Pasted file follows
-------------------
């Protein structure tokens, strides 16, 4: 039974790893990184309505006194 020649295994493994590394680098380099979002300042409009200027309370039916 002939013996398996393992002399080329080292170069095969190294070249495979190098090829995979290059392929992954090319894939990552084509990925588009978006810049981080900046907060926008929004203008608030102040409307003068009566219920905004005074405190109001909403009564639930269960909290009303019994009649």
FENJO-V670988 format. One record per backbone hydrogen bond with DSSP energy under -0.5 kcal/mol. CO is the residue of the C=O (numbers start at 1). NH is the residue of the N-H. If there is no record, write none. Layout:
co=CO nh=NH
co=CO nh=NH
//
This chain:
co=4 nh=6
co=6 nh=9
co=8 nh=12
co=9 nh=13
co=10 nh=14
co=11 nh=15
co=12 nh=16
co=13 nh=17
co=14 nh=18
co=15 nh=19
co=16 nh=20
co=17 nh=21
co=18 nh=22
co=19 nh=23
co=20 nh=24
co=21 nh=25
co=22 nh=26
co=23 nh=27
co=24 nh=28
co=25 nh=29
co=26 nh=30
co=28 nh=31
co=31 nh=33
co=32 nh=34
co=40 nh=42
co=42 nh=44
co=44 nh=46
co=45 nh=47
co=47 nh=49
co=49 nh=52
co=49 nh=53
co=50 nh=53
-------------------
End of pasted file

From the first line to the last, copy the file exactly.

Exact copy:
């Protein structure tokens, strides 16, 4: 039974790893990184309505006194 020649295994493994590394680098380099979002300042409009200027309370039916 002939013996398996393992002399080329080292170069095969190294070249495979190098090829995979290059392929992954090319894939990552084509990925588009978006810049981080900046907060926008929004203008608030102040409307003068009566219920905004005074405190109001909403009564639930269960909290009303019994009649």
FENJO-V670988 format. One record per backbone hydrogen bond with DSSP energy under -0.5 kcal/mol. CO is the residue of the C=O (numbers start at 1). NH is the residue of the N-H. If there is no record, write none. Layout:
co=CO nh=NH
co=CO nh=NH
//
This chain:
co=4 nh=6
co=6 nh=9
co=8 nh=12
co=9 nh=13
co=10 nh=14
co=11 nh=15
co=12 nh=16
co=13 nh=17
co=14 nh=18
co=15 nh=19
co=16 nh=20
co=17 nh=21
co=18 nh=22
co=19 nh=23
co=20 nh=24
co=21 nh=25
co=22 nh=26
co=23 nh=27
co=24 nh=28
co=25 nh=29
co=26 nh=30
co=28 nh=31
co=31 nh=33
co=32 nh=34
co=40 nh=42
co=42 nh=44
co=44 nh=46
co=45 nh=47
co=47 nh=49
co=49 nh=52
co=49 nh=53
co=50 nh=53